Values are expressed as means ± SD at each of the three sampling points, i.e. days 4–6, 9–14 and 25–30 postnatal.

doi:10.1371/journal.pone.0044595.g003
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Figure 4. Relative 16S rRNA gene abundances of the 17 most abundant genera detected in neonatal feces (NF) using pyrosequencing.

Values are expressed as means ± SD at each of the three sampling points, i.e. days 4–6, 9–14 and 25–30 postnatal in neonates harboring high (A, n = 4) and low (B, n = 3) Bacteroides population levels, respectively.

doi:10.1371/journal.pone.0044595.g004

Discussion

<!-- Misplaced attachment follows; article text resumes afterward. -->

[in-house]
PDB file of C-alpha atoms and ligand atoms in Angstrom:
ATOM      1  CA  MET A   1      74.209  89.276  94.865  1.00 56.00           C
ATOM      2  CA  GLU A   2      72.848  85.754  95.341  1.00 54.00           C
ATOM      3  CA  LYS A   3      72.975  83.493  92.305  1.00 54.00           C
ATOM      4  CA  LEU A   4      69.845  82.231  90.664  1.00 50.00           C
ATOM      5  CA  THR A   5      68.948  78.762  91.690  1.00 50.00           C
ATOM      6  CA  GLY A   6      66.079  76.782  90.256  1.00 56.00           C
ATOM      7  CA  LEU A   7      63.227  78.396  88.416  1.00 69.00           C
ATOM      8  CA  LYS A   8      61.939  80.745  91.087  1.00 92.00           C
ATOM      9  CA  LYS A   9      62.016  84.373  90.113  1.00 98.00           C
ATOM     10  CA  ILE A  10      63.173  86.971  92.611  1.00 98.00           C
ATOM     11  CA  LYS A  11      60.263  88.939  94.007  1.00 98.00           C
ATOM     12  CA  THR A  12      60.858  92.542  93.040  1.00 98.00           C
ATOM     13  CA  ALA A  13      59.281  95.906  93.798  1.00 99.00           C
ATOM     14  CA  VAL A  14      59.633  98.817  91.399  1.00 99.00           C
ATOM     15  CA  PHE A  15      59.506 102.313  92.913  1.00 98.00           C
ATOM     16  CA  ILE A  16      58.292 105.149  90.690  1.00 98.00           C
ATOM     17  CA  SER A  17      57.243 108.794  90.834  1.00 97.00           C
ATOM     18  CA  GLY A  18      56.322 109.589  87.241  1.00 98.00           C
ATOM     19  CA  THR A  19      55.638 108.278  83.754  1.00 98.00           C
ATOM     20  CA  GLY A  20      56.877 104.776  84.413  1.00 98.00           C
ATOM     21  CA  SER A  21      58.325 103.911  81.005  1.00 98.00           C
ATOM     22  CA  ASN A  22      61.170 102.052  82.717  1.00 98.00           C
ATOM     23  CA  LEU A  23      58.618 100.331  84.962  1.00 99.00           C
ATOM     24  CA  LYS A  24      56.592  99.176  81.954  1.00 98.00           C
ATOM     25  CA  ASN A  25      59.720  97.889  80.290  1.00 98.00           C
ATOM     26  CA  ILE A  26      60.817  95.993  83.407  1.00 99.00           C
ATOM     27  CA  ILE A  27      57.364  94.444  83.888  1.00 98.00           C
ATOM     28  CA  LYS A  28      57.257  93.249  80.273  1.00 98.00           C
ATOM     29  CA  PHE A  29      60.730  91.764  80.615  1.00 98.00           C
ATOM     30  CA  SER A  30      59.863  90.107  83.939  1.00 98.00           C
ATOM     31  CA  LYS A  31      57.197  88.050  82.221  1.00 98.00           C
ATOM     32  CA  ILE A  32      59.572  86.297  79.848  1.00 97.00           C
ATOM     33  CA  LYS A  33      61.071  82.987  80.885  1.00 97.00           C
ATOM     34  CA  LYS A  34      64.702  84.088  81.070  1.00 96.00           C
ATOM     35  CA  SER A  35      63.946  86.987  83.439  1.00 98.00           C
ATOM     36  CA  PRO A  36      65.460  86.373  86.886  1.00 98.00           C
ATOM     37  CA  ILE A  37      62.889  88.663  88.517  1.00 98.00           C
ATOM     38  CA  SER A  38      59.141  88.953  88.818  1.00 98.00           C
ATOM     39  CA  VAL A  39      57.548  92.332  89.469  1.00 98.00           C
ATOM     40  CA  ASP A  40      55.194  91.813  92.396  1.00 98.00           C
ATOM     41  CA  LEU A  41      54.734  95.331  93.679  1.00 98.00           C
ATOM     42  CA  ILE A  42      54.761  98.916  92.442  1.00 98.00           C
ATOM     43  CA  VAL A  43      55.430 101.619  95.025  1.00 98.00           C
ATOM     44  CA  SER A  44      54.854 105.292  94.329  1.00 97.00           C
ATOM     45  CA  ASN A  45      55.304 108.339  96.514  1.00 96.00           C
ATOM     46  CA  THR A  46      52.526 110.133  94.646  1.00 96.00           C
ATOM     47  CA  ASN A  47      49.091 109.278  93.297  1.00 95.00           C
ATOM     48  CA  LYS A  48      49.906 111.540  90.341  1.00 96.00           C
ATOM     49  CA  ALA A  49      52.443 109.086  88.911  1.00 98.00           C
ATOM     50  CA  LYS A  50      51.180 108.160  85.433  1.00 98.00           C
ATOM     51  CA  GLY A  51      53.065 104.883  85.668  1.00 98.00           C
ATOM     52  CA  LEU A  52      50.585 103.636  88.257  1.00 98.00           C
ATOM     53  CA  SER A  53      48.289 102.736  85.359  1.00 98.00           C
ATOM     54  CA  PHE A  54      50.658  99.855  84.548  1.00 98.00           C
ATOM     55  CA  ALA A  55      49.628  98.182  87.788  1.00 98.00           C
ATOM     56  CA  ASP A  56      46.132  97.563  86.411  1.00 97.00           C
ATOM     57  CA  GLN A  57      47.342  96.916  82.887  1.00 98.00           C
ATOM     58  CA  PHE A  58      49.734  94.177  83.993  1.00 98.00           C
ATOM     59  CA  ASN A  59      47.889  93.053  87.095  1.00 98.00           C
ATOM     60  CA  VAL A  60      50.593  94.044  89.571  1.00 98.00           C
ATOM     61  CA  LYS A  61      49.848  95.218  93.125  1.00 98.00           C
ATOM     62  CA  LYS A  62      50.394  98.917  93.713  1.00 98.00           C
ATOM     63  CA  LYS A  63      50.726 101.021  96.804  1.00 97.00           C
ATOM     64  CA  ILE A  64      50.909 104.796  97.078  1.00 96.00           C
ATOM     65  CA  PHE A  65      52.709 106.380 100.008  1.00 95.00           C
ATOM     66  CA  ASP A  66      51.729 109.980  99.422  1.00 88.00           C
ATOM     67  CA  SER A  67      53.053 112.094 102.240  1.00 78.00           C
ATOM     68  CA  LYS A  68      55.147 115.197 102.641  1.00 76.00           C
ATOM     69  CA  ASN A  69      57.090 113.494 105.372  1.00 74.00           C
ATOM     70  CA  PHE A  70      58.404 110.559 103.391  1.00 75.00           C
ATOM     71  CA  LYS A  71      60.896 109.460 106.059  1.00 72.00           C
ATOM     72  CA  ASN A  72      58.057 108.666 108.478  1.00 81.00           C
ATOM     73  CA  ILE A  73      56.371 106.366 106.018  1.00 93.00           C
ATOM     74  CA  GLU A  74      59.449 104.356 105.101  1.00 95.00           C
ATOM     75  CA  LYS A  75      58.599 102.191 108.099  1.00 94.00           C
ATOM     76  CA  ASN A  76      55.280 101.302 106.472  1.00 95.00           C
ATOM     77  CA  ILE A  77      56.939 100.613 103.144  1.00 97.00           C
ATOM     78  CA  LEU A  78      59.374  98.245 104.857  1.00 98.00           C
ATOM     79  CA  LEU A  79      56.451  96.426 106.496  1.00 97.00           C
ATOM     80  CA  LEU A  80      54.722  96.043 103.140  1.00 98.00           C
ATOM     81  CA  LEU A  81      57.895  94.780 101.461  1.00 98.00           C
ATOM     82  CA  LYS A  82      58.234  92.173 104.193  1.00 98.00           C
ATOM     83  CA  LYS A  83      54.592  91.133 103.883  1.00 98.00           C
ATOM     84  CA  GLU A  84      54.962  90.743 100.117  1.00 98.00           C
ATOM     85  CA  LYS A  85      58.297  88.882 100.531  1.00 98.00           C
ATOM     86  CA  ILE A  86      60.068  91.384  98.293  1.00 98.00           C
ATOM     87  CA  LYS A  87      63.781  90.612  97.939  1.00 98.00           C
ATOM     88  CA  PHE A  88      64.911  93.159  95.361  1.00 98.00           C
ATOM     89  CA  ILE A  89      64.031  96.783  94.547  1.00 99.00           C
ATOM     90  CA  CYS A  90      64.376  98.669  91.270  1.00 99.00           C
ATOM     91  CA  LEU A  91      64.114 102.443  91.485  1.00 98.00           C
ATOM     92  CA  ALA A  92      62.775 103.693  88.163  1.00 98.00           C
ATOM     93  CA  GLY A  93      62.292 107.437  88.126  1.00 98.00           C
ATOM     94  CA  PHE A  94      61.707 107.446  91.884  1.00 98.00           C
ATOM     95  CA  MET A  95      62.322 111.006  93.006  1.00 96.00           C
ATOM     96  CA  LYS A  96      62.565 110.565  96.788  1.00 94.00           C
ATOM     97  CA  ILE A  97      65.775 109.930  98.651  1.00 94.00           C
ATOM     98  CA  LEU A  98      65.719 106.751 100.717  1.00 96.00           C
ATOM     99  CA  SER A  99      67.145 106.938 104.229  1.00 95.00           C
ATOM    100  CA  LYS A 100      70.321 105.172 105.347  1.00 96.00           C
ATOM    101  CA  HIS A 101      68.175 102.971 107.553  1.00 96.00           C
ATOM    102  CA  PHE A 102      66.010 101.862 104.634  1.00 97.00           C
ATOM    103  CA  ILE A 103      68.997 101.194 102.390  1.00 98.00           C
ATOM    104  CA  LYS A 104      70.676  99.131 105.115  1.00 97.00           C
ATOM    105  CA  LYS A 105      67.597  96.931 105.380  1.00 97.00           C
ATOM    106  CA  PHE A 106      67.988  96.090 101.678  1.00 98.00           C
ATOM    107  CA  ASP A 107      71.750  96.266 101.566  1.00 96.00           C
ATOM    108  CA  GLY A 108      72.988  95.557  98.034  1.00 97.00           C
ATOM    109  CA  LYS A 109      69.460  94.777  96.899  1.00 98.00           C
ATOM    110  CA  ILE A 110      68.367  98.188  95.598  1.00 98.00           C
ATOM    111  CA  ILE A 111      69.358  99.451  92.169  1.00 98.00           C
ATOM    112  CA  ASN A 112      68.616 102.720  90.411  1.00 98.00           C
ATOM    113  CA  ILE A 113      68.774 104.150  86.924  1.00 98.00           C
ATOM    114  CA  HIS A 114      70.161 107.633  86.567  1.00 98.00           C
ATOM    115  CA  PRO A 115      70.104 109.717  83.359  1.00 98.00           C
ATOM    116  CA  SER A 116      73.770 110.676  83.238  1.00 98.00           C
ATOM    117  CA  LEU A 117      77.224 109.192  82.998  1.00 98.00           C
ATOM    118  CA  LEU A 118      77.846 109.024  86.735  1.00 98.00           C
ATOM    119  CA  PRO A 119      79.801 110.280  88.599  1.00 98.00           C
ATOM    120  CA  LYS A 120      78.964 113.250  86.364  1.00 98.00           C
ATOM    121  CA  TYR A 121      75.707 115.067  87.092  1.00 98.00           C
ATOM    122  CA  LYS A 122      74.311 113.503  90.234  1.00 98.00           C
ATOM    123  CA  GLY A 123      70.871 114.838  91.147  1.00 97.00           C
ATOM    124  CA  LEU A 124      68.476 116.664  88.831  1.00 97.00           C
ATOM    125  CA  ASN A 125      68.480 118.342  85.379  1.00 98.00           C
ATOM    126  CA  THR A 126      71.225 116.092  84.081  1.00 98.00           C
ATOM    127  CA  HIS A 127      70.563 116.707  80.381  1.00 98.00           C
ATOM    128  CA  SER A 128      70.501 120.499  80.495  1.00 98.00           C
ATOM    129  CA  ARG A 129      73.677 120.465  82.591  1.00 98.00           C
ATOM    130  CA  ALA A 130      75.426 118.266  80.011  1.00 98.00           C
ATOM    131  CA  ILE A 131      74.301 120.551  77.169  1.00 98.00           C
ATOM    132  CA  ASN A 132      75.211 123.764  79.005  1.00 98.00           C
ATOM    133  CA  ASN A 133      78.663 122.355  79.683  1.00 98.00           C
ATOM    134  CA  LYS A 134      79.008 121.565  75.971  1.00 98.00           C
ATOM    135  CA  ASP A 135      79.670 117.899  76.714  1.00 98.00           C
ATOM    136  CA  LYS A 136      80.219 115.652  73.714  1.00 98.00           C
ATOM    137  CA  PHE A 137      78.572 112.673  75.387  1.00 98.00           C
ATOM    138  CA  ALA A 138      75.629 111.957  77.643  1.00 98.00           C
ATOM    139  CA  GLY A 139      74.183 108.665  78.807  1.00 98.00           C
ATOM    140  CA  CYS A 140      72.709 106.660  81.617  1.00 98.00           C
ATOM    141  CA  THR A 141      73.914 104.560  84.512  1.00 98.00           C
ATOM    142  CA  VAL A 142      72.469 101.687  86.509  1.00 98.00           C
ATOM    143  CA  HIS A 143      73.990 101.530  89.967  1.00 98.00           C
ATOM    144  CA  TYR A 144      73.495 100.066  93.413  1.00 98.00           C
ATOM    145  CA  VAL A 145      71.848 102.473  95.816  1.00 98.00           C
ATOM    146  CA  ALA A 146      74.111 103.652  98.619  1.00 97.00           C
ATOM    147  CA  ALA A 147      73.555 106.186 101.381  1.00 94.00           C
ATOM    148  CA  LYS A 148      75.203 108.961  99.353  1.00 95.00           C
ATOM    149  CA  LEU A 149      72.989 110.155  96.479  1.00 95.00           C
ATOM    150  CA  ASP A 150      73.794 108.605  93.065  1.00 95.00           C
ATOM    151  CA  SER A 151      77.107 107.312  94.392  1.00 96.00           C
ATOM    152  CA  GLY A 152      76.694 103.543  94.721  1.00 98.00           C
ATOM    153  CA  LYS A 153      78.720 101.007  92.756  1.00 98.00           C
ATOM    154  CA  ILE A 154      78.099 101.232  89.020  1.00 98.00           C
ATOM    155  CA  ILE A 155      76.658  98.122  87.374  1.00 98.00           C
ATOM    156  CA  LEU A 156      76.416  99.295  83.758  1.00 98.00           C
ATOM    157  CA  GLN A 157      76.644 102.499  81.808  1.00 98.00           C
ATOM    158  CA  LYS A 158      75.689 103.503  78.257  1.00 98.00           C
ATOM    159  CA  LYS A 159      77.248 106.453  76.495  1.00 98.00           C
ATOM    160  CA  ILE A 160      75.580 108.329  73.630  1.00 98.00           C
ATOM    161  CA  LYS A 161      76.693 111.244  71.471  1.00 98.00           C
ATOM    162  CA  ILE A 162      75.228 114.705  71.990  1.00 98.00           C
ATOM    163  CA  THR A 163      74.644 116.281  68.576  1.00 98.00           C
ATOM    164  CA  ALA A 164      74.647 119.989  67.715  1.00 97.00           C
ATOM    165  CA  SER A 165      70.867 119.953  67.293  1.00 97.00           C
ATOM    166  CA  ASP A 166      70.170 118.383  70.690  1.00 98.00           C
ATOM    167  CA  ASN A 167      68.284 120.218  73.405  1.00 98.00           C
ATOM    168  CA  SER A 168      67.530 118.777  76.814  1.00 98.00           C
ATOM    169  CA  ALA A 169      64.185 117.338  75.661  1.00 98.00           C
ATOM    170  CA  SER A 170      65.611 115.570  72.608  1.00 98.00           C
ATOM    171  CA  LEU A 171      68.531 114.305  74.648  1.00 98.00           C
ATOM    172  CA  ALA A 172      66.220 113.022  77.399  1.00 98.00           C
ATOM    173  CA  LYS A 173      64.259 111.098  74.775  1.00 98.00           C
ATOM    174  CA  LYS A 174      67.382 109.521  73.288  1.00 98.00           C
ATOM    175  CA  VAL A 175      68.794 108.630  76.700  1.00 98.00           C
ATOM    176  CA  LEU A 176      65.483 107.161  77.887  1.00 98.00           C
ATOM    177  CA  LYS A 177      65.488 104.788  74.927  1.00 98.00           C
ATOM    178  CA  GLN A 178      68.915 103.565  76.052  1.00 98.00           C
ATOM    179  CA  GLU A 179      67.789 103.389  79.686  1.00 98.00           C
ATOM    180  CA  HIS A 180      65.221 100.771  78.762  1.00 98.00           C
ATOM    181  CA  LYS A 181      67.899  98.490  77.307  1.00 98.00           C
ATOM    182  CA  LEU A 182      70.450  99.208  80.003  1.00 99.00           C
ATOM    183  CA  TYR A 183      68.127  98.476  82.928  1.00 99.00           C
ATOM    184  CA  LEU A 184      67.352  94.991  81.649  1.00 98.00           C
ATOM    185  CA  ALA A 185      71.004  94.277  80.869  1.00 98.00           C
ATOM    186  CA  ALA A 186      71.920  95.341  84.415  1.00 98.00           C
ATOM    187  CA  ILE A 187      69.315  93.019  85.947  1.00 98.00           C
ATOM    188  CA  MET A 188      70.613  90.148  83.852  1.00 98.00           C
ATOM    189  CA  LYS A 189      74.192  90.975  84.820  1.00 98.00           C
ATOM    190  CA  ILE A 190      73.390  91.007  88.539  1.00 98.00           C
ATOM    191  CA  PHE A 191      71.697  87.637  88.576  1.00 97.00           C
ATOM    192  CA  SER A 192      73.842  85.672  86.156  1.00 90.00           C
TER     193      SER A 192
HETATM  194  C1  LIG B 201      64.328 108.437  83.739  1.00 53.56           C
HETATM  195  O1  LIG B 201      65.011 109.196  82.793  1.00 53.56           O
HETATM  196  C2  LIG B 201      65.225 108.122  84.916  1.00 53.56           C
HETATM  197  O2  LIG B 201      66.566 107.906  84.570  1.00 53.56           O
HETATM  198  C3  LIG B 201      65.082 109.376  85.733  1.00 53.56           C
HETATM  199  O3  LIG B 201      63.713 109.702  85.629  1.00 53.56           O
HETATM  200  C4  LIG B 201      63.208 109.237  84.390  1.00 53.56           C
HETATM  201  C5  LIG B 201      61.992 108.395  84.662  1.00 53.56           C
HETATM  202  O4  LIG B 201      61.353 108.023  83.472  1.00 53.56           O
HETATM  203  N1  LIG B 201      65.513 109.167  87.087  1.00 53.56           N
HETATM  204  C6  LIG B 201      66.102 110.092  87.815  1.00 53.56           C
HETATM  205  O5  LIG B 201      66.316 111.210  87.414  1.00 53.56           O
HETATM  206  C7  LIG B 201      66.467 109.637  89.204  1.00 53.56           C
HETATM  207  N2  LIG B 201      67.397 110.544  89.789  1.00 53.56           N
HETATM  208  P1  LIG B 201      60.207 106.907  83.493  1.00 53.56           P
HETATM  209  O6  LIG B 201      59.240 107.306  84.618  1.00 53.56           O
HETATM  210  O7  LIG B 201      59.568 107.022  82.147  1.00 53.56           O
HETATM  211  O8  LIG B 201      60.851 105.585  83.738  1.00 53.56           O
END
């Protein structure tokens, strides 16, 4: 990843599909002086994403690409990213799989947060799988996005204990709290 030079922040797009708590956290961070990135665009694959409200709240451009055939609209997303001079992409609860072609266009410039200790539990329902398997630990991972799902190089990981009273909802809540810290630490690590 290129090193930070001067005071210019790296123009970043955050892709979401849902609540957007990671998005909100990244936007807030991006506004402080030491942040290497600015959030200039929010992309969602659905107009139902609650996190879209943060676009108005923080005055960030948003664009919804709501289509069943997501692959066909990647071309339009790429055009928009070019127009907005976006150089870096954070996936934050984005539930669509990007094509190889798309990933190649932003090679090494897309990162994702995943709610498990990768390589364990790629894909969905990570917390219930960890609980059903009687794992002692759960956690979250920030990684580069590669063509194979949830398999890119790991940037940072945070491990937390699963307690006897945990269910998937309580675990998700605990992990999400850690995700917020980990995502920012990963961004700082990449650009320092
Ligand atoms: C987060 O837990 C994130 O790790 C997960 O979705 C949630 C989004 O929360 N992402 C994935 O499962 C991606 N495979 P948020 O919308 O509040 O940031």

The present study investigated the establishment of pioneer gut microbiota, which is increasingly recognized as a crucial stage in neonatal development influencing gut mucosal structure and immunity and thereby health and disease throughout life. We focused on healthy vaginally-delivered, exclusively breast-fed neonates, assuming their successional population pattern to be the most desirable in regard to later health status due to low incidence of morbidity and mortality, and immune-related disorders compared to other modes of delivery and feeding. Therefore, neonatal feces sampled from seven neonates at days 4–6, 9–14 and 25–30 postnatal were analyzed using a comprehensive analysis approach complementing anaerobic culture with state-of-the-art molecular methods in order to provide stronger evidence on microbiota composition, due to the fact that each method has its own limitations.